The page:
"This is a ravishing addition to the London restaurant scene": these words of John Walsh, journalist for The Independent, are no more than the umpteenth positive comment by the English press on Francesco Mazzei’s L’Anima restaurant, a culinary temple of soul. He is the Italian who has seduced London with ‘nduja, Sardinian sea food fregola and veal in tuna sauce: Calabria-born and just over 40, the chef is collecting accolades with his first restaurant – opened in 2008 - which rate it as the best restaurant of Italian cuisine in England.
A huge success he also owes to his staff of 54 people, most of whom come from Italy. Calabria in particular. Opened just recently, L’Anima Café is a more intimate and informal version of the original, “so that everyone, no one excluded, can afford to taste my food”, says Maffei.
There is always a particular person or a chance episode that can change one’s life: and in your case?
At the age of 18, I worked in my uncle’s ice-cream shop. One day, a famous local chef came in and ordered an ice-cream: I prepared one of my sundaes for him with extra special care. “You ought to cook”, was his response: so that was the start of an adventure which took me from South Italy to the Grand Hotel in Rome. It was there that I realized that the turning point in my career had to be in England, so I started to study until I felt ready for London.
What was it like when you started to work for the Dorchester in Mayfair?
Very tough. I was just another number among the 120 chefs, but it was a real education for me. Then I went back to Rome but, by then, my mindset had changed. I started to travel, to learn more and broaden my mind: Alan Yau, one of the most eminent Hong Kong chefs I got to know in London took me with him to open a series of venues in the UK, the United States and Mumbai.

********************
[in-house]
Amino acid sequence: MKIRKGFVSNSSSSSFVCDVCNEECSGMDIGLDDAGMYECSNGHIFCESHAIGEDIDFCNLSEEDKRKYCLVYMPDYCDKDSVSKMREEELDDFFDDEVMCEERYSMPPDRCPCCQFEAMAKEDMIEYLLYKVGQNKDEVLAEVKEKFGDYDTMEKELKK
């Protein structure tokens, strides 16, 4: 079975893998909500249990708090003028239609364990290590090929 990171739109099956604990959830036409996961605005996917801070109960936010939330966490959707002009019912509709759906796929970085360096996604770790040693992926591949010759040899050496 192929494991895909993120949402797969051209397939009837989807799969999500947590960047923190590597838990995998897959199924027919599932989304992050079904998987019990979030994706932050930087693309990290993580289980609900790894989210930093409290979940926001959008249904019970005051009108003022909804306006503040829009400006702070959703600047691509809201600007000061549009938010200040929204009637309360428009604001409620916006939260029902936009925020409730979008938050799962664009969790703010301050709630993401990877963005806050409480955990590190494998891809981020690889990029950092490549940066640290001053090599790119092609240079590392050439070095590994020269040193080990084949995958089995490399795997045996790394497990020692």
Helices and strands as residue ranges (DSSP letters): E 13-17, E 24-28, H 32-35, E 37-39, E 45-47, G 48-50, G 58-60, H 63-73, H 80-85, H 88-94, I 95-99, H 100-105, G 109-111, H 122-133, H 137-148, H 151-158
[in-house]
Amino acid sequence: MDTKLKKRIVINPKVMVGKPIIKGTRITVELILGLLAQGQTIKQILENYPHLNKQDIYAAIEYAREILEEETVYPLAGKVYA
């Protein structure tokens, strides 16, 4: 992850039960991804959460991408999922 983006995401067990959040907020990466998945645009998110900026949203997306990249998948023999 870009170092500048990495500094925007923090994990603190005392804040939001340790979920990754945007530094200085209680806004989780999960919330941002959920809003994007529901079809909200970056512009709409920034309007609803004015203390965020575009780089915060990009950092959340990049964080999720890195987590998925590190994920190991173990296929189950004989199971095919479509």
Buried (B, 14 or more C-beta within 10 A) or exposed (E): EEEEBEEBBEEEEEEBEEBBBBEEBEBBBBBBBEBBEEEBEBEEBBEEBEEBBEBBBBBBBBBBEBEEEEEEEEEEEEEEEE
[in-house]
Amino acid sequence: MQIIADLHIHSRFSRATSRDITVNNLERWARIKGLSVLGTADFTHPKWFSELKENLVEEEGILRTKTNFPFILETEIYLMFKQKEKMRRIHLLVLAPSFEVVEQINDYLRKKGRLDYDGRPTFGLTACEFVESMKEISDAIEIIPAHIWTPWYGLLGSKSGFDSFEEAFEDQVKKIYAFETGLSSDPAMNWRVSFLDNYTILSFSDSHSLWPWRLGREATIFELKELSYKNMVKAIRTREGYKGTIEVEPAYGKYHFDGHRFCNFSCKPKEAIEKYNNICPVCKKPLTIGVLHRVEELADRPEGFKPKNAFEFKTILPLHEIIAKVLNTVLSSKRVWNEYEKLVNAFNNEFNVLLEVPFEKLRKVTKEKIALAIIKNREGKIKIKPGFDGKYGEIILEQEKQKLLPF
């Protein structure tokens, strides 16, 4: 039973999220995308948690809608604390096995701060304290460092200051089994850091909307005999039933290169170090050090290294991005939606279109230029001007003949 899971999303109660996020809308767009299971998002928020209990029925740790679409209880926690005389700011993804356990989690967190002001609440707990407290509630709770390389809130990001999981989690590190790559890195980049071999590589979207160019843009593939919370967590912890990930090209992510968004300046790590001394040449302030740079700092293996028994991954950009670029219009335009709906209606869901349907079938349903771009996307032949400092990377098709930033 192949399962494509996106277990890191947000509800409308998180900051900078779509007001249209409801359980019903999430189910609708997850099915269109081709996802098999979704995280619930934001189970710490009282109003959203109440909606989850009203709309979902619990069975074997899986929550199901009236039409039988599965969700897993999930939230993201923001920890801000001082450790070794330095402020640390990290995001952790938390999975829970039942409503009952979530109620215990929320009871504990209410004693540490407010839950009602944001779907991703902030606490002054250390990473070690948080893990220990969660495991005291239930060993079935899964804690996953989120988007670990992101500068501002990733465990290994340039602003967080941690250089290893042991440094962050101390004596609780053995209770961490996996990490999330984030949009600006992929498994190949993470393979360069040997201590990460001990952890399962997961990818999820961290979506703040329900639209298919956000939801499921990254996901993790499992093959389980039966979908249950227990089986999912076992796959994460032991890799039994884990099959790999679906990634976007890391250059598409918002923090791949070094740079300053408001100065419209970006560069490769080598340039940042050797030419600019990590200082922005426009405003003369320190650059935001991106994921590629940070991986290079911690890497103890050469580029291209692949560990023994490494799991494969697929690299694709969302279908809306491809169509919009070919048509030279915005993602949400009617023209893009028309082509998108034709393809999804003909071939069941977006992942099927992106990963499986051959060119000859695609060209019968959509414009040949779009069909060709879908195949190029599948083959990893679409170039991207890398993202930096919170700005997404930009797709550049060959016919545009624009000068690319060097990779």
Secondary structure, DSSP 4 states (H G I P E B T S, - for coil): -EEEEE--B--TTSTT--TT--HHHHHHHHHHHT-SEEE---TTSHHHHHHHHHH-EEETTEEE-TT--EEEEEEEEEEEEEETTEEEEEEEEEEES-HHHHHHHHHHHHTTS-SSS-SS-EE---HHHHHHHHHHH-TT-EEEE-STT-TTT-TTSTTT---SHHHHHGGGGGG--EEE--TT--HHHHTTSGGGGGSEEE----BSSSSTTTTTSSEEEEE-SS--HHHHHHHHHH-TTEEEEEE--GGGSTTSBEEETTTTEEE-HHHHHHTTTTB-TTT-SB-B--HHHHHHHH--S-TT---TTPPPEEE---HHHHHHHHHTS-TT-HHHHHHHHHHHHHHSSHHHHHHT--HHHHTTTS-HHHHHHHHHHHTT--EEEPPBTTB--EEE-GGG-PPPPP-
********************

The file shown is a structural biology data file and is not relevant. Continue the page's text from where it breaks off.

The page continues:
When did the real awakening come?
I happened to be in Italy at the time. It suddenly dawned on me that I should exploit what I had previously considered to be a limit: my meatloaf, pizzas and ‘nduja. All of these dishes, that foreigners love, may not correspond to the French Michelin guide model, they may not be “haute cuisine”, but they are appreciated and copied worldwide. From then on, I decided to be proud of my origins and to promote Calabria and South Italy by making use of its best products. I also draw inspiration from Sicily, Apulia and Sardinia: this gives rise to dishes such as Cavatelli with prawns and zucchini, Spring risotto creamed with Grana Padano Riserva or veal liver with pancetta.
What is ‘nduja exactly? Why is it so popular?
It is a rather spicy pork sausage that is spreadable and therefore very versatile. You can dose its strong flavour to suit your own taste. I signed the “Calabrian” pizza for a large catering chain: it was such a hit that Pizza Express bought 2 million Pounds worth of ‘nduja in Calabria. This is my way of being a testimonial for the Made in Italy cachet, even though I live and work at a distance. ‘Nduja is not the only example though: every two months I go back home to seek out new Calabrian products to introduce in my restaurant. For instance, cheese, liquorice and extra virgin olive oil. Now I am focusing on wine: even though they are not very well known as yet, Calabrian wines are excellent value for money.
What are your plans for the near future?
To get L’Anima café off to a good start, this being a smaller and more intimate venue with the same quality cuisine. And then I want to support my region in southern Italy, by buying and importing its products to London and by offering as many work opportunities as possible to young cooks: I always tell them that a chef’s job is one of toughest, but also one of the most satisfying in the world. When I was at the Dorchester I spent months without seeing the daylight: I used to work 18 hours a day but I was content. In London, I always talk about my Calabria because that’s where my heart is.